Volume 27, Number 1


LEGAL PROFESSIONALISM

Anthony T. Kronman

The legal profession in America is passing through a period of anxiety and self-doubt, an identity crisis of unprecedented proportions. Any identity crisis has at its center the question, “Who am I?” or “Who are we?” and begins by unsettling old certainties about the answer. Most of the time, the majority of us go about our business without worrying too much about who we are. However, once in a while something happens that provokes us into a spasm of self-reflection. The entire legal profession in America seems, these days, to be caught up in a spasm of just this kind.

The question around which the legal profession’s identity crisis revolves could be phrased in terms of the meaning of legal professionalism. To ask, “Who are we?” is to ask, “What is the nature of the profession that we occupy and practice?” Put differently, what is it that makes the law a profession in the first place?
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LAW DAY 2050: POST-PROFESSIONALISM, MORAL LEADERSHIP, AND THE LAW-AS-BUSINESS PARADIGM

Russell G. Pearce

As we celebrate Law Day in the year 2050, we can be proud of the bar’s achievements during the past fifty years. Looking back from this point, it is hard to believe that lawyers were once held in low esteem by the public and that, as a community, lawyers failed to provide moral leadership to society. I have decided to take this opportunity to review the evolution of the bar and the legal system in the twenty-first century.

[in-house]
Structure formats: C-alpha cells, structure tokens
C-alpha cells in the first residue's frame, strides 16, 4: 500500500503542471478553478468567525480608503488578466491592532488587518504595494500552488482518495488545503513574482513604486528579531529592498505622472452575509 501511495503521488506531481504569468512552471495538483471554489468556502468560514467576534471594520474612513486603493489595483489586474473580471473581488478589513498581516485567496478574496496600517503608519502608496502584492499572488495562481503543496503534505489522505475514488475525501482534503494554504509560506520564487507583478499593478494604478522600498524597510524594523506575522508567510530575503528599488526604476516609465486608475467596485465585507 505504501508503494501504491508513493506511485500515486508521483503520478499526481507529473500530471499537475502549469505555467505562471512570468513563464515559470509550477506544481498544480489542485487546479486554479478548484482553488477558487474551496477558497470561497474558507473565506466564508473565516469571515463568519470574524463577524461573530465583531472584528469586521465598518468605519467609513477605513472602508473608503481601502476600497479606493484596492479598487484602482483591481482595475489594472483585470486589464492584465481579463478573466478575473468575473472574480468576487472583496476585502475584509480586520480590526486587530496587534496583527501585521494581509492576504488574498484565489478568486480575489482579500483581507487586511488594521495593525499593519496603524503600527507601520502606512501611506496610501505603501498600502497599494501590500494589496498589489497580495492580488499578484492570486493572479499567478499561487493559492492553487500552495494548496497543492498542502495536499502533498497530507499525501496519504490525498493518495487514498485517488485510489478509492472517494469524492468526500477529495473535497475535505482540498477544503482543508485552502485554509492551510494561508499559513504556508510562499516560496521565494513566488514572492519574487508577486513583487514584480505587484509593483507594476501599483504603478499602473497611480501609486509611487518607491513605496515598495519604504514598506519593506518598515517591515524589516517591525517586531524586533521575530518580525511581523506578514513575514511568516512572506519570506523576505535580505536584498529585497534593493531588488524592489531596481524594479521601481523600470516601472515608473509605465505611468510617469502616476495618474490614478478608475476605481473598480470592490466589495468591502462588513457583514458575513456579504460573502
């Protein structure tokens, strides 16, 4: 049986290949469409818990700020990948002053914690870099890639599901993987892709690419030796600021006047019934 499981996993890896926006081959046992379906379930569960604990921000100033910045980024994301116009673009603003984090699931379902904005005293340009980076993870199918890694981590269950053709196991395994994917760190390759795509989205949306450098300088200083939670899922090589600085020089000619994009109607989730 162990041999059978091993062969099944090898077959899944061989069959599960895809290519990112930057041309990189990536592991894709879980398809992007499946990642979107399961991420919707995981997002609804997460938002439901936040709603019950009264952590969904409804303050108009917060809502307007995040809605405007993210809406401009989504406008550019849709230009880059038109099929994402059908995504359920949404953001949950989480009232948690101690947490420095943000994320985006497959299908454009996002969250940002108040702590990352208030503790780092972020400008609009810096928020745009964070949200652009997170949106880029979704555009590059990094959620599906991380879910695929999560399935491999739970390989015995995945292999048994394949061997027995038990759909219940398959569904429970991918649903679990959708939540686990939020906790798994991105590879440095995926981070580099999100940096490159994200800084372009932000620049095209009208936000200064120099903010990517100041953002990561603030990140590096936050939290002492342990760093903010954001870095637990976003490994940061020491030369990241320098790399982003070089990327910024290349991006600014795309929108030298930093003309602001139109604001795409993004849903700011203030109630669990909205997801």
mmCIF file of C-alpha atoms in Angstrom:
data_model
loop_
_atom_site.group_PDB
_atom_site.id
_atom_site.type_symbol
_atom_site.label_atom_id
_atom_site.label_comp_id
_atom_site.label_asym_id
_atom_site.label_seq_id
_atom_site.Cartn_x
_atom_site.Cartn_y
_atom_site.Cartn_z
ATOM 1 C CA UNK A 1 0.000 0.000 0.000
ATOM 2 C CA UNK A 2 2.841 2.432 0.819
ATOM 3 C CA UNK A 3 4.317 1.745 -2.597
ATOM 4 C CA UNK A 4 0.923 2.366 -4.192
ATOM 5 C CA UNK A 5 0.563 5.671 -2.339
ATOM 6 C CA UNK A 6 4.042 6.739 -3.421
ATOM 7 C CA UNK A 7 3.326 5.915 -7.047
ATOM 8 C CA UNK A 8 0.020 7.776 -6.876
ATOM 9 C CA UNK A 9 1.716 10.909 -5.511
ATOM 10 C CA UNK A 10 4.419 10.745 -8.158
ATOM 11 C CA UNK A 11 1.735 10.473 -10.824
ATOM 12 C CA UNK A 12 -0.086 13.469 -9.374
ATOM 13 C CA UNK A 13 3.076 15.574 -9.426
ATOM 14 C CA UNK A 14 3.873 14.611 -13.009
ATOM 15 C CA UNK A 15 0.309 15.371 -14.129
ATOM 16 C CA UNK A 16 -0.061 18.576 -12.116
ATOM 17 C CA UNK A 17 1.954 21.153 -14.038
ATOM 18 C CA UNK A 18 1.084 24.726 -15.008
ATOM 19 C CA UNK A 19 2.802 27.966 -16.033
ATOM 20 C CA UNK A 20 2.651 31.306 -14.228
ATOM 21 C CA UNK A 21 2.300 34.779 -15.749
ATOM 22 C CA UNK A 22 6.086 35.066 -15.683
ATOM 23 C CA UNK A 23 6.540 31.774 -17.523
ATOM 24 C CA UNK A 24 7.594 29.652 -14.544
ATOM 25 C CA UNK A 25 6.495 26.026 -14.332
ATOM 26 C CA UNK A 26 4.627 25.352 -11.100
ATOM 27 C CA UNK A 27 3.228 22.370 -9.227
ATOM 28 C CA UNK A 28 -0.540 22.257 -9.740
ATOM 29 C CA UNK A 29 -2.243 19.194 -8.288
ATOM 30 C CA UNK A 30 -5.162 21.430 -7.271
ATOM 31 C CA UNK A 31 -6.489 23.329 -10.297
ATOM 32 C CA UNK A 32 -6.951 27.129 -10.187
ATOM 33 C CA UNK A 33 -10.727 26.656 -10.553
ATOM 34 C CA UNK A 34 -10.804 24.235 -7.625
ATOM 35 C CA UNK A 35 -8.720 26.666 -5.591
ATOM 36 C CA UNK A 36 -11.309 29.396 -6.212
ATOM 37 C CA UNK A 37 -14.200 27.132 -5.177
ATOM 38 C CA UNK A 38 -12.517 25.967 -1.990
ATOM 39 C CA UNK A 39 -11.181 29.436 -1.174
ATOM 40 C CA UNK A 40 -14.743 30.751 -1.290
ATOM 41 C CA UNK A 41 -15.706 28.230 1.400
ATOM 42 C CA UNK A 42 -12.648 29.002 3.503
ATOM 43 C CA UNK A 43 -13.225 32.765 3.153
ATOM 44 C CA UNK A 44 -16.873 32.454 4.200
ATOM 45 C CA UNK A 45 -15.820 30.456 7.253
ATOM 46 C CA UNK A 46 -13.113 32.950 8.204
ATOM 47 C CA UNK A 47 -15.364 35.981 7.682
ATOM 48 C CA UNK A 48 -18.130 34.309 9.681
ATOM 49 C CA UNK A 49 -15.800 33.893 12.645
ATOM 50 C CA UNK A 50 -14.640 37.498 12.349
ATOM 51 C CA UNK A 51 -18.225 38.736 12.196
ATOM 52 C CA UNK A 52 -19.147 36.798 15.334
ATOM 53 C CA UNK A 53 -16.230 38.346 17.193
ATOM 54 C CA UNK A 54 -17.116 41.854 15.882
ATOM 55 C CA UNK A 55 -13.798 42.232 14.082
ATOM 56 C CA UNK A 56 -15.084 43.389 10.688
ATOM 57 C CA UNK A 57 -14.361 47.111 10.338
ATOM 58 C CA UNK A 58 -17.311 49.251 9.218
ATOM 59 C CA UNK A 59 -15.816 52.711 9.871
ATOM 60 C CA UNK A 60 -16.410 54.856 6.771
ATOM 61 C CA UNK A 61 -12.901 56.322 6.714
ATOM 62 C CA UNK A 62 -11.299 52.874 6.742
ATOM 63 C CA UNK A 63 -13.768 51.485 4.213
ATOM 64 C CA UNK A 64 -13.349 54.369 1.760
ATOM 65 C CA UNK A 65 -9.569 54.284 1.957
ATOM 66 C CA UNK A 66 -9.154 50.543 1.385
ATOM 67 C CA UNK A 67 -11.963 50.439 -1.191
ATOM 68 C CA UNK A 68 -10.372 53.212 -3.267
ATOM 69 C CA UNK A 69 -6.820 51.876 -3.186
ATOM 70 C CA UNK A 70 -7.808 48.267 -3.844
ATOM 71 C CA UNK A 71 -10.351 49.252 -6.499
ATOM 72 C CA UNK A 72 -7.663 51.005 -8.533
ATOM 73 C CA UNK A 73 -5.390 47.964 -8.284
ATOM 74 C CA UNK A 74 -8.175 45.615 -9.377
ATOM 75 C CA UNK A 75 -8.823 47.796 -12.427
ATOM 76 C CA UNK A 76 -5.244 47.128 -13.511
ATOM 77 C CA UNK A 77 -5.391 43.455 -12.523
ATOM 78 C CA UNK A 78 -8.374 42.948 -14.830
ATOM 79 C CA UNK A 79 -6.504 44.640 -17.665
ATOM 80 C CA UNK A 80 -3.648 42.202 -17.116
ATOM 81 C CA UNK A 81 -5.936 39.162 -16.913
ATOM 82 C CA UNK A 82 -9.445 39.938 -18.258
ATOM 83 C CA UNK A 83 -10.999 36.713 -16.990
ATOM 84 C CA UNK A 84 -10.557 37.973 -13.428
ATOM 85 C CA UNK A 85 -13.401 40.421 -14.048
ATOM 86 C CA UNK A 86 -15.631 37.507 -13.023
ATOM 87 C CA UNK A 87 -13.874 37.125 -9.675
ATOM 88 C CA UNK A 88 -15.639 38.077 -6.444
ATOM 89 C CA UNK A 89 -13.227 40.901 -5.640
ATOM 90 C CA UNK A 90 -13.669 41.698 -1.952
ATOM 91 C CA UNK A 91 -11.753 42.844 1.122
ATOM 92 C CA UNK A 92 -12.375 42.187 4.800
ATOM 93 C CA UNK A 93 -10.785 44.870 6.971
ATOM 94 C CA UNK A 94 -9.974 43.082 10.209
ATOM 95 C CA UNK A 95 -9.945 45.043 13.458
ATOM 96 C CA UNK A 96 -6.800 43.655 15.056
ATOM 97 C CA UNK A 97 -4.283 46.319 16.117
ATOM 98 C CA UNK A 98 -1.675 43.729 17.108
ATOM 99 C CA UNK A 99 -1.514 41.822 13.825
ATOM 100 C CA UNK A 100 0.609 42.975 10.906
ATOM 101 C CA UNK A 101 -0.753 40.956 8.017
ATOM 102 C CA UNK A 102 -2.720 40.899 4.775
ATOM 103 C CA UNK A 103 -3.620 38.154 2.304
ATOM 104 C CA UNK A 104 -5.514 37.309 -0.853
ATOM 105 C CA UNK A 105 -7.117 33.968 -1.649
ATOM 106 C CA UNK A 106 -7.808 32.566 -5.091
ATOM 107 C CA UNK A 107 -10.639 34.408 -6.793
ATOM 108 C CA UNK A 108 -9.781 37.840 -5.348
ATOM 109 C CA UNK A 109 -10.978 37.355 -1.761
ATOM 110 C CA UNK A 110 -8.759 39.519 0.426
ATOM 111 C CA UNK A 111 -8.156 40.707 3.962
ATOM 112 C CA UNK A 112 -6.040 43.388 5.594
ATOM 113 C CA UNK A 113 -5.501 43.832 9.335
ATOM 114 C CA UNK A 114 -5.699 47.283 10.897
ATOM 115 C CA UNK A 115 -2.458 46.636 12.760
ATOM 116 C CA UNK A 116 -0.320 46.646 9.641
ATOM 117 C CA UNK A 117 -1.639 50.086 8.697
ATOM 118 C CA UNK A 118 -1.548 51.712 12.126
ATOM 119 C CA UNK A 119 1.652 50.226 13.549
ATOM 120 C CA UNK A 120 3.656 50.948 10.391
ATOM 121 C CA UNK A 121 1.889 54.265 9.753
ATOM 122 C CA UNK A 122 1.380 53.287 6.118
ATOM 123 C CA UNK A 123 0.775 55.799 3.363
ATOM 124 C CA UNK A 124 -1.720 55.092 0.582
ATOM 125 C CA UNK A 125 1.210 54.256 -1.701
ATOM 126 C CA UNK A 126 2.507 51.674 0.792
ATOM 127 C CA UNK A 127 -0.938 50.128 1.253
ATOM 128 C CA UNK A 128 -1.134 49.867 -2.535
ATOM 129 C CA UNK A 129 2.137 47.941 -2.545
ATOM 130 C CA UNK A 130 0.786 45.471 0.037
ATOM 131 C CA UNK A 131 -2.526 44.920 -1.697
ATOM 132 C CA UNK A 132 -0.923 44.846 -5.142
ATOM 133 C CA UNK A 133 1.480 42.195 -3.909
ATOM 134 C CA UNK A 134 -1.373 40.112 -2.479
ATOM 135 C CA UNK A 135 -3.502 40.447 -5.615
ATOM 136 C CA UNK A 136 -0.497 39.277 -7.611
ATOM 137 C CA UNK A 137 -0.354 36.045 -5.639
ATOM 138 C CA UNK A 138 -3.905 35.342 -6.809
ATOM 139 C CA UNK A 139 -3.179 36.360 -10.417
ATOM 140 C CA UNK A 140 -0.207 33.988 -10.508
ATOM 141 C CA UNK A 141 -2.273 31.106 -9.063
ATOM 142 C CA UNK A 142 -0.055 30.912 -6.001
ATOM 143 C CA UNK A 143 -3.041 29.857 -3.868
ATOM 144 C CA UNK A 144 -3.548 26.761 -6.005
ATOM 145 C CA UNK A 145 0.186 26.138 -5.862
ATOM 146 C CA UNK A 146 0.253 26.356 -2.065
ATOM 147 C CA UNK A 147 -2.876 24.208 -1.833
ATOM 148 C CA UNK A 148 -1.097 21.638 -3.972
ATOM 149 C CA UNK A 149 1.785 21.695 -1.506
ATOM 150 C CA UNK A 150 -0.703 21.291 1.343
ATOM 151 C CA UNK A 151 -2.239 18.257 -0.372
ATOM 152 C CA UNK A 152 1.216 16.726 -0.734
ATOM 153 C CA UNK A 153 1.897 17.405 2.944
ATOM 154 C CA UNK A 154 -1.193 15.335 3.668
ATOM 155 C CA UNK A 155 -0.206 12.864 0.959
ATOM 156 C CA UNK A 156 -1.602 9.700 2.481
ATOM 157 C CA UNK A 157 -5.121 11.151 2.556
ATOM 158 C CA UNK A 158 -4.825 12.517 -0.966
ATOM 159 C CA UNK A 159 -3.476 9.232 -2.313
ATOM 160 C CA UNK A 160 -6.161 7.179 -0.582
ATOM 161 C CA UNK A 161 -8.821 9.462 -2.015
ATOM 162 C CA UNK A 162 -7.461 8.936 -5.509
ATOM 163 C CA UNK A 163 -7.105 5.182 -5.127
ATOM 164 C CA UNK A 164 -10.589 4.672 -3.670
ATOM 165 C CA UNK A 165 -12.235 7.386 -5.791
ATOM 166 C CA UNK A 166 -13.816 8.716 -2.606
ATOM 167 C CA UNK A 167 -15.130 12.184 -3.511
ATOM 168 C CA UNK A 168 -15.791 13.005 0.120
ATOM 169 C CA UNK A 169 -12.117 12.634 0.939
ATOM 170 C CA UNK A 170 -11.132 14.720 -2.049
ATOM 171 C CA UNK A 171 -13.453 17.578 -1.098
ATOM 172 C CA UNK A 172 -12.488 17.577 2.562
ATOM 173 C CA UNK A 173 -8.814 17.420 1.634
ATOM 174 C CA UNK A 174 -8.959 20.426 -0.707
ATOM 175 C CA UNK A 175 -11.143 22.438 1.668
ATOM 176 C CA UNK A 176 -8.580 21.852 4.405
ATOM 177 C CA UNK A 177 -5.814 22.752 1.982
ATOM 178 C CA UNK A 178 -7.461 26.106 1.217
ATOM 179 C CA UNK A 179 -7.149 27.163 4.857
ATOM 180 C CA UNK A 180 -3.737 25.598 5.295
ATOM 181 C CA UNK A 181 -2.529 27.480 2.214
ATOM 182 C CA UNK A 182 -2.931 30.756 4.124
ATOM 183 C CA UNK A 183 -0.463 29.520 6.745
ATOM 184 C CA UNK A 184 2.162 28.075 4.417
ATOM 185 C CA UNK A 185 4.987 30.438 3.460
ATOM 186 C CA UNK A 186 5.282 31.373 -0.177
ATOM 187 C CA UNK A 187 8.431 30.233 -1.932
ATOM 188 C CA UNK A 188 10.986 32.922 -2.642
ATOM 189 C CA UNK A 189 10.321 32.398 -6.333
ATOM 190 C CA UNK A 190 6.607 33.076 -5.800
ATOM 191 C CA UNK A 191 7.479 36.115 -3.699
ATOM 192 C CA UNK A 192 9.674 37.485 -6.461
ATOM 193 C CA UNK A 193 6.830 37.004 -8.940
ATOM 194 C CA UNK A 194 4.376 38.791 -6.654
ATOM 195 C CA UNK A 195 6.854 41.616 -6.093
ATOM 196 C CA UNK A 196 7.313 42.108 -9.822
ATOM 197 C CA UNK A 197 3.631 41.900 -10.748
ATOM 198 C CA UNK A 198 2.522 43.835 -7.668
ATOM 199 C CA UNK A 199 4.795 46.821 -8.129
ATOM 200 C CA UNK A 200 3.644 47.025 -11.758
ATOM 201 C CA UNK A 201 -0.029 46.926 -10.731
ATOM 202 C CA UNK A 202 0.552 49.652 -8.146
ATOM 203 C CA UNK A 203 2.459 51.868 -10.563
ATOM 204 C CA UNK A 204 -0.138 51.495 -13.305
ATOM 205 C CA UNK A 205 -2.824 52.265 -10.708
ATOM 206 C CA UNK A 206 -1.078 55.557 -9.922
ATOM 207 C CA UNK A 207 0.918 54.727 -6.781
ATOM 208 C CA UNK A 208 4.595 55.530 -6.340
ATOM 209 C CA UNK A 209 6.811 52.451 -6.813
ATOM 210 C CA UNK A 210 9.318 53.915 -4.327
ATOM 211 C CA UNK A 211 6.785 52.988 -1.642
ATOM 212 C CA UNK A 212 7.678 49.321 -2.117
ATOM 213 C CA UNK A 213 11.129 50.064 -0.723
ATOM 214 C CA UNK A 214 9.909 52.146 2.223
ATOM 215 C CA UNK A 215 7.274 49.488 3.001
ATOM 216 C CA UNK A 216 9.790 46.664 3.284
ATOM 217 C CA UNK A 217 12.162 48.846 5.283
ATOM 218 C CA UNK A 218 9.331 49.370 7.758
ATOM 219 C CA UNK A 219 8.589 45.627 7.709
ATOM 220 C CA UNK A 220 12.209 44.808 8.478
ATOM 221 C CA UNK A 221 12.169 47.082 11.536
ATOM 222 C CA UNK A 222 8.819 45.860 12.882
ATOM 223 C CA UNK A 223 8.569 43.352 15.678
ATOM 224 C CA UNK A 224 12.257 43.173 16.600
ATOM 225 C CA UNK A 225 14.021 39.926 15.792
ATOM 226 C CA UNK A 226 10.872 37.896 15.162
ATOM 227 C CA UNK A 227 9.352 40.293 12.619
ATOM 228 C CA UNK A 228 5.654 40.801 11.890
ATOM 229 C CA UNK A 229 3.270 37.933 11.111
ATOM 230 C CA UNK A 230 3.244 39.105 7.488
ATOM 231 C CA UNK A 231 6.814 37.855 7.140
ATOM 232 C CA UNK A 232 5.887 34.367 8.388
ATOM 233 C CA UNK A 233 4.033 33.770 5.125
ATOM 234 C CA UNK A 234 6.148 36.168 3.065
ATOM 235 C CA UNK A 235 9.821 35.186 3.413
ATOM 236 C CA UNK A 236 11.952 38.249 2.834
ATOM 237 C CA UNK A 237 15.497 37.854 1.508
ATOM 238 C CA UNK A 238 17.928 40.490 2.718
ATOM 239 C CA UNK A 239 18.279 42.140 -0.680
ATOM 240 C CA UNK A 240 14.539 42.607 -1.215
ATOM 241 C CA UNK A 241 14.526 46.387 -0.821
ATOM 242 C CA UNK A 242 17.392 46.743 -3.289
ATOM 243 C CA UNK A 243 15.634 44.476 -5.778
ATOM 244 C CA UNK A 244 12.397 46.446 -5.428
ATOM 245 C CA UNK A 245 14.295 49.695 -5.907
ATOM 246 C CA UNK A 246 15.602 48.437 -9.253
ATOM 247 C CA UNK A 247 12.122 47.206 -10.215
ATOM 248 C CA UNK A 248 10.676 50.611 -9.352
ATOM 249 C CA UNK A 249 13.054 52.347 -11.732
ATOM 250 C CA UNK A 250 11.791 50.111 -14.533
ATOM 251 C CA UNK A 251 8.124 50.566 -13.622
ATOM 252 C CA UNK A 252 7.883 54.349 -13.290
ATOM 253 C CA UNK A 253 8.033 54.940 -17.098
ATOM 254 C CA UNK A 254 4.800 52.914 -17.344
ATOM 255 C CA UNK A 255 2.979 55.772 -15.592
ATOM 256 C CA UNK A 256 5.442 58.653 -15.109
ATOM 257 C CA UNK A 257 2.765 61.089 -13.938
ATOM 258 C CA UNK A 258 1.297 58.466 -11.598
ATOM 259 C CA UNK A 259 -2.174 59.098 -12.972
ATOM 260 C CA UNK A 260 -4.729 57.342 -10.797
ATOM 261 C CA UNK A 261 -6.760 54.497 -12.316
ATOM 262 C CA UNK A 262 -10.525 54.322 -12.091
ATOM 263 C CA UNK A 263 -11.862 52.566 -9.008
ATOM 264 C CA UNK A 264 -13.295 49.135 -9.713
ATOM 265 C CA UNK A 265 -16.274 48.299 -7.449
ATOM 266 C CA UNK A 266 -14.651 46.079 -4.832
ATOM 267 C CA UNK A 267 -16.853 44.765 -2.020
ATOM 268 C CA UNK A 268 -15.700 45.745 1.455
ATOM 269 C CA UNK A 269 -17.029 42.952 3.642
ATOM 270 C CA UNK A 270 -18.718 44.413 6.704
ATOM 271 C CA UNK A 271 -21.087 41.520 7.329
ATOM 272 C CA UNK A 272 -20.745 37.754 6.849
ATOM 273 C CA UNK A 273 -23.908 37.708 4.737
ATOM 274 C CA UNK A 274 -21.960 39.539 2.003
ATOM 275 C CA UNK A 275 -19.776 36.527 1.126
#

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EMBRACING DESCENT: THE BANKRUPTCY OF A BUSINESS PARADIGM FOR CONCEPTUALIZING AND REGULATING THE LEGAL PROFESSION

Jeffrey W. Stempel

Lawyers are said to travel in packs, or at least pairs, and in the popular parlance are often compared to hoards of locusts, herds of cattle, or unruly mobs. However, at least for purposes of assessing concerns with professionalism currently surrounding the bar and the public, whether attorneys are more or less social than other human animals does not matter. My point is simply that lawyers are social beings; like other human beings in social and occupational groups, lawyers behave largely in accordance with group norms, in much the same way peer pressure led Julian English toward juvenile delinquency in the passage quoted above from O’Hara’s novel.
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THE ANXIETY OF INFLUENCE

Stephen Gillers